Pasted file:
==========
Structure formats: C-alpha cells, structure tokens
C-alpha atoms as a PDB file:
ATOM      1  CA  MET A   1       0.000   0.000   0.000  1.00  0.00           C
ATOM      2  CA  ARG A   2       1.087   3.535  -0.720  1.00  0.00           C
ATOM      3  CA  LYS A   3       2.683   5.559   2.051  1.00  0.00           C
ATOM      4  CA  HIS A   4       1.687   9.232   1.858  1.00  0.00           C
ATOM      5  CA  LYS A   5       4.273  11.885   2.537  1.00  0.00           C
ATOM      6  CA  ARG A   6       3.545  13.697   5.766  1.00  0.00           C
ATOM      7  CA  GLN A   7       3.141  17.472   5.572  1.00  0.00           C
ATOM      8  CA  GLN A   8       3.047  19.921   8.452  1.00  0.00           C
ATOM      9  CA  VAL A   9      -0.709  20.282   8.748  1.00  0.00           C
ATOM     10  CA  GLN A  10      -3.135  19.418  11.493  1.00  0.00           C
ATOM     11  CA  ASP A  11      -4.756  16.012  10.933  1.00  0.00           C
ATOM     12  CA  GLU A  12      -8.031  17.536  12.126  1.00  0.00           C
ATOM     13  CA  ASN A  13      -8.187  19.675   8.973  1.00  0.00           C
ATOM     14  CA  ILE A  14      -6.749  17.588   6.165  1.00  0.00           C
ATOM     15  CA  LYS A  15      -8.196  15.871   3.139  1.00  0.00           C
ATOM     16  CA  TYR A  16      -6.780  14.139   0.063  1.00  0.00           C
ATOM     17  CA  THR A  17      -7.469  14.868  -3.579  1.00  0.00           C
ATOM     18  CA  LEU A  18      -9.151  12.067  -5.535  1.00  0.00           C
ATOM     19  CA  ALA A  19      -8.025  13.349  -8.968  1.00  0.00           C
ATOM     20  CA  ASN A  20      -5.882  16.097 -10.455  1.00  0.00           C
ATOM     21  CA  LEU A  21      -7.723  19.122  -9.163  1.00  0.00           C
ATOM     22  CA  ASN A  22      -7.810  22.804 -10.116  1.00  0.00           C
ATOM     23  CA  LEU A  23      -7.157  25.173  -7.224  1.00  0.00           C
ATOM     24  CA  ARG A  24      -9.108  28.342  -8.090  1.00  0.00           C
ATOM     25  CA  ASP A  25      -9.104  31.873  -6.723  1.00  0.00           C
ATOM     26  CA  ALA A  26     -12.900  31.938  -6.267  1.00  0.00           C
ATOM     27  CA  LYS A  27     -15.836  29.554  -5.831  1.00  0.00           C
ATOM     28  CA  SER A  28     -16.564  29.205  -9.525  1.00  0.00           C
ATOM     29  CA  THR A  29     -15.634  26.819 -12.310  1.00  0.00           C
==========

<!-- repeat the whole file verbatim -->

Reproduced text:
Structure formats: C-alpha cells, structure tokens
C-alpha atoms as a PDB file:
ATOM      1  CA  MET A   1       0.000   0.000   0.000  1.00  0.00           C
ATOM      2  CA  ARG A   2       1.087   3.535  -0.720  1.00  0.00           C
ATOM      3  CA  LYS A   3       2.683   5.559   2.051  1.00  0.00           C
ATOM      4  CA  HIS A   4       1.687   9.232   1.858  1.00  0.00           C
ATOM      5  CA  LYS A   5       4.273  11.885   2.537  1.00  0.00           C
ATOM      6  CA  ARG A   6       3.545  13.697   5.766  1.00  0.00           C
ATOM      7  CA  GLN A   7       3.141  17.472   5.572  1.00  0.00           C
ATOM      8  CA  GLN A   8       3.047  19.921   8.452  1.00  0.00           C
ATOM      9  CA  VAL A   9      -0.709  20.282   8.748  1.00  0.00           C
ATOM     10  CA  GLN A  10      -3.135  19.418  11.493  1.00  0.00           C
ATOM     11  CA  ASP A  11      -4.756  16.012  10.933  1.00  0.00           C
ATOM     12  CA  GLU A  12      -8.031  17.536  12.126  1.00  0.00           C
ATOM     13  CA  ASN A  13      -8.187  19.675   8.973  1.00  0.00           C
ATOM     14  CA  ILE A  14      -6.749  17.588   6.165  1.00  0.00           C
ATOM     15  CA  LYS A  15      -8.196  15.871   3.139  1.00  0.00           C
ATOM     16  CA  TYR A  16      -6.780  14.139   0.063  1.00  0.00           C
ATOM     17  CA  THR A  17      -7.469  14.868  -3.579  1.00  0.00           C
ATOM     18  CA  LEU A  18      -9.151  12.067  -5.535  1.00  0.00           C
ATOM     19  CA  ALA A  19      -8.025  13.349  -8.968  1.00  0.00           C
ATOM     20  CA  ASN A  20      -5.882  16.097 -10.455  1.00  0.00           C
ATOM     21  CA  LEU A  21      -7.723  19.122  -9.163  1.00  0.00           C
ATOM     22  CA  ASN A  22      -7.810  22.804 -10.116  1.00  0.00           C
ATOM     23  CA  LEU A  23      -7.157  25.173  -7.224  1.00  0.00           C
ATOM     24  CA  ARG A  24      -9.108  28.342  -8.090  1.00  0.00           C
ATOM     25  CA  ASP A  25      -9.104  31.873  -6.723  1.00  0.00           C
ATOM     26  CA  ALA A  26     -12.900  31.938  -6.267  1.00  0.00           C
ATOM     27  CA  LYS A  27     -15.836  29.554  -5.831  1.00  0.00           C
ATOM     28  CA  SER A  28     -16.564  29.205  -9.525  1.00  0.00           C
ATOM     29  CA  THR A  29     -15.634  26.819 -12.310  1.00  0.00           C